Each year, I write a Toronto International Film Festival recap for Buffalo Spree’s November issue. Here is the latest, out now.
“We’ve been coming to TIFF for all forty years,” says the husband of a truly lovely couple at the 2015 Toronto International Film festival. “It’s changed, for sure. Remember? The Uptown, the Cumberland …” I nod and smile, not admitting that those venues were long gone by 2007, when I started attending the annual September extravaganza. The wife talks of having vouchers the first few years, with no movie titles on the tickets, and lining up for hours to gain entry. While there is clear nostalgia for the days when the likes of Henry Winkler were considered the festival’s top celebrity guests, they are not critical of the eleven-day, nearly 300-feature TIFF of today.
You don’t have to be a four-decade attendee to see that the Toronto International Film Festival has evolved dramatically. It’s changed since last year, for example, in ways both interesting and odd. The 2014 festival was, memorably, the installment that saw TIFF brass allow only films making their world or North American premieres to screen during the first four days. This was a calculated response to the increased prominence of the earlier fall festivals in Venice and Telluride, both of which have stolen some of Toronto’s Oscar-tastemaker thunder in recent years. For attendees and media, this meant that TIFF’s opening weekend did not feature some of the year’s biggest films. However, the approach was softened for 2015, likely a response to the bad press and film critic grumbling the move received.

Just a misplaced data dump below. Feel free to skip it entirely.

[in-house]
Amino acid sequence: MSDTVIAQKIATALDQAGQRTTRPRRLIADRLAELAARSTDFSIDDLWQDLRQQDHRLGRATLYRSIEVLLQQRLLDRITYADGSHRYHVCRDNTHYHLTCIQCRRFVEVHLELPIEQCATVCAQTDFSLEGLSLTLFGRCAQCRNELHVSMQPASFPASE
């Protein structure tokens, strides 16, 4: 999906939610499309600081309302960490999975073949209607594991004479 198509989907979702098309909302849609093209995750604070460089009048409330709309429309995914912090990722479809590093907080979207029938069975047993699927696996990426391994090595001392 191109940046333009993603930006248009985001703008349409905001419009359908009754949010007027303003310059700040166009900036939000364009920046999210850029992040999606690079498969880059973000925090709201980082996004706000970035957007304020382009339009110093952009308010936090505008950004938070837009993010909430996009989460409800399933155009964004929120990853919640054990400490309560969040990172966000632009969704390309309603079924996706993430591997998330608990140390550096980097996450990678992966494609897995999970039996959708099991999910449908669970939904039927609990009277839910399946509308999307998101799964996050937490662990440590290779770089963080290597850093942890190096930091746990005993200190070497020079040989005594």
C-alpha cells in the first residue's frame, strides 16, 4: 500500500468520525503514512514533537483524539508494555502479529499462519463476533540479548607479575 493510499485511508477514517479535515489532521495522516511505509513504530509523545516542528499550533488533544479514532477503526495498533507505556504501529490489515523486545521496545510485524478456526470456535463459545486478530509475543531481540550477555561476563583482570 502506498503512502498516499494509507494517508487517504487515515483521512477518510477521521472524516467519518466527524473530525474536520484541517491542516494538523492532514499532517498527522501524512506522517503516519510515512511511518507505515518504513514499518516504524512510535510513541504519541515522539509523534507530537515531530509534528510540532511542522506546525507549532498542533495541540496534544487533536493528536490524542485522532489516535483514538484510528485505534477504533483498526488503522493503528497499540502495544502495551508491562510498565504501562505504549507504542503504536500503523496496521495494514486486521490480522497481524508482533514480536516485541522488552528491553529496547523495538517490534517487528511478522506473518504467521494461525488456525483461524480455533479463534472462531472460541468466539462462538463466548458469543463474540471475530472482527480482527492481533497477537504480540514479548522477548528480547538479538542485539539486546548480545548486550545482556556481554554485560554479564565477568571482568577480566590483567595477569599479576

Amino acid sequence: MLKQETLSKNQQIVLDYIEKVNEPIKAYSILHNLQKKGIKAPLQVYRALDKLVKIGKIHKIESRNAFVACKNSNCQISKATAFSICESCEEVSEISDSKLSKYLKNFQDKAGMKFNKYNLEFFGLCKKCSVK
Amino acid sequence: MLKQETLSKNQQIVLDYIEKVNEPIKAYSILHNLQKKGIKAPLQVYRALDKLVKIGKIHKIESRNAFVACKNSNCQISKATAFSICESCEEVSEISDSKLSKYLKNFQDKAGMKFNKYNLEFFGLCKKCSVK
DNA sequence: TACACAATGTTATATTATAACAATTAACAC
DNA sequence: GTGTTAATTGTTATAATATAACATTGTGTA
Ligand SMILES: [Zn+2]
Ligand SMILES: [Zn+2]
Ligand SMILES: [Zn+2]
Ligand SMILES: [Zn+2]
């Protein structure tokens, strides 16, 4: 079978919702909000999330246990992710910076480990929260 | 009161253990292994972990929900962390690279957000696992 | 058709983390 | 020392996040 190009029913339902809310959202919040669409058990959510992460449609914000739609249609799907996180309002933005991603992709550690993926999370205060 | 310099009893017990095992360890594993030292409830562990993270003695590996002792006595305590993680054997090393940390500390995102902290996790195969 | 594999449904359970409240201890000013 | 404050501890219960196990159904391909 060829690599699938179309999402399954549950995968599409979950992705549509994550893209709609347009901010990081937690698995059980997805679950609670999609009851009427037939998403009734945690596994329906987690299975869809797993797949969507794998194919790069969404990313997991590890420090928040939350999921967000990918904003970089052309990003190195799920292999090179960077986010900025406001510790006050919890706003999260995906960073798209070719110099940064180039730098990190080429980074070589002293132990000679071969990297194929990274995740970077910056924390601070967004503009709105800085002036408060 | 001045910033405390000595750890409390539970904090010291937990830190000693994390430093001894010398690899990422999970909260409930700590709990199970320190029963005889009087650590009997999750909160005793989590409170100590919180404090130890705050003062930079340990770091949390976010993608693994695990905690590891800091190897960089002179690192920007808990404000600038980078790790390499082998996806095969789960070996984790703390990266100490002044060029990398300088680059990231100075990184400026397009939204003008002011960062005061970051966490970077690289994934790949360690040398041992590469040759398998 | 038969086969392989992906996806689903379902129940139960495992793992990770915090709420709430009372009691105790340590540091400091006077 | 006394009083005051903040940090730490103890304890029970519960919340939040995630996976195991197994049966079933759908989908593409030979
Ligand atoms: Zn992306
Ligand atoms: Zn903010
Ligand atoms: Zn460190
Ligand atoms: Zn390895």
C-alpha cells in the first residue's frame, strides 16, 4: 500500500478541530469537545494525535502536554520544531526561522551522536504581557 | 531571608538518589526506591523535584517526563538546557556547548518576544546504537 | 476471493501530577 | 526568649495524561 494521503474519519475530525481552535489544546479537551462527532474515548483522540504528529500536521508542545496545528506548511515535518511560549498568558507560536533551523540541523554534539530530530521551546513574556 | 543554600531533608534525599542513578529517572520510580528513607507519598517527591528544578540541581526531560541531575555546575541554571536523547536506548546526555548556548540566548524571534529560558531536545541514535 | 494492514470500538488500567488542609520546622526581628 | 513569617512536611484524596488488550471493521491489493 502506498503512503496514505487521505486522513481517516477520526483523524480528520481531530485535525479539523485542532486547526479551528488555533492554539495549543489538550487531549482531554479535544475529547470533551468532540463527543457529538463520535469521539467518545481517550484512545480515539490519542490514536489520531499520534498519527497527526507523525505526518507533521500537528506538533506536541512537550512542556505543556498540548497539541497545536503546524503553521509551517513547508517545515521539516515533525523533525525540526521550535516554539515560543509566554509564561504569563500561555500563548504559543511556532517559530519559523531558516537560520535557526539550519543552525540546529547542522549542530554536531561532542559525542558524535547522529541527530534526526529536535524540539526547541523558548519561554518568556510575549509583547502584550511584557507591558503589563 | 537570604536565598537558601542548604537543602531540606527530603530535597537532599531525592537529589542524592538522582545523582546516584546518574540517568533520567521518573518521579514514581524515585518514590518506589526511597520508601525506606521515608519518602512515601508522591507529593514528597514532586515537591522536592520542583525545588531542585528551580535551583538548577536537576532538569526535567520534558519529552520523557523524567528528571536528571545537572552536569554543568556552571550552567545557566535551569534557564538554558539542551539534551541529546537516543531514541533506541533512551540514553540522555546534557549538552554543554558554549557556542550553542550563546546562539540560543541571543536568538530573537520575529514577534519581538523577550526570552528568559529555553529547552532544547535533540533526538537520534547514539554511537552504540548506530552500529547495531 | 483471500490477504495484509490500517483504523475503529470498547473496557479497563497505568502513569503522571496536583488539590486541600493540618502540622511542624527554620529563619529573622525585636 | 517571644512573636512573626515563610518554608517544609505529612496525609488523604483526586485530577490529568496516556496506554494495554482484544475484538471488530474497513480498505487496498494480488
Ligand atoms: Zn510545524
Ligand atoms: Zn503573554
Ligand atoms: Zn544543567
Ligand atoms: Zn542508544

Fast forward to the opening weekend of TIFF15 and it’s clear early-festival madness is back, in a big way. The several-blocks-long area of live performances and tables known as Festival Street is hopping, public lines for the films are long, and even two solid days of hard rain don’t seem to dampen anyone’s enthusiasm.
Nor should it. Minus a couple notable films missing in action—specifically, Danny Boyle’s Steve Jobs and Todd Haynes’s Carol, starring Cate Blanchett and Rooney Mara—the lineup for 2015 is stacked with high-profile winners. Many have previously played spring’s Cannes Film Festival or debuted days before in Venice or Telluride, but their presence is wonderful news. And, of course, TIFF has some world premieres of its own, including Ridley Scott’s big-budget sci-fi epic The Martian, starring Matt Damon. I skip the latter, Johnny Depp’s Black Mass, and the drug cartel drama Sicario since I know the trio are soon making their way to screens in Western New York. Scheduling concerns mean I can’t see the Catholic Church child-abuse storySpotlight, Brie Larsen in Room, or Jake Gyllenhaal in Demolition.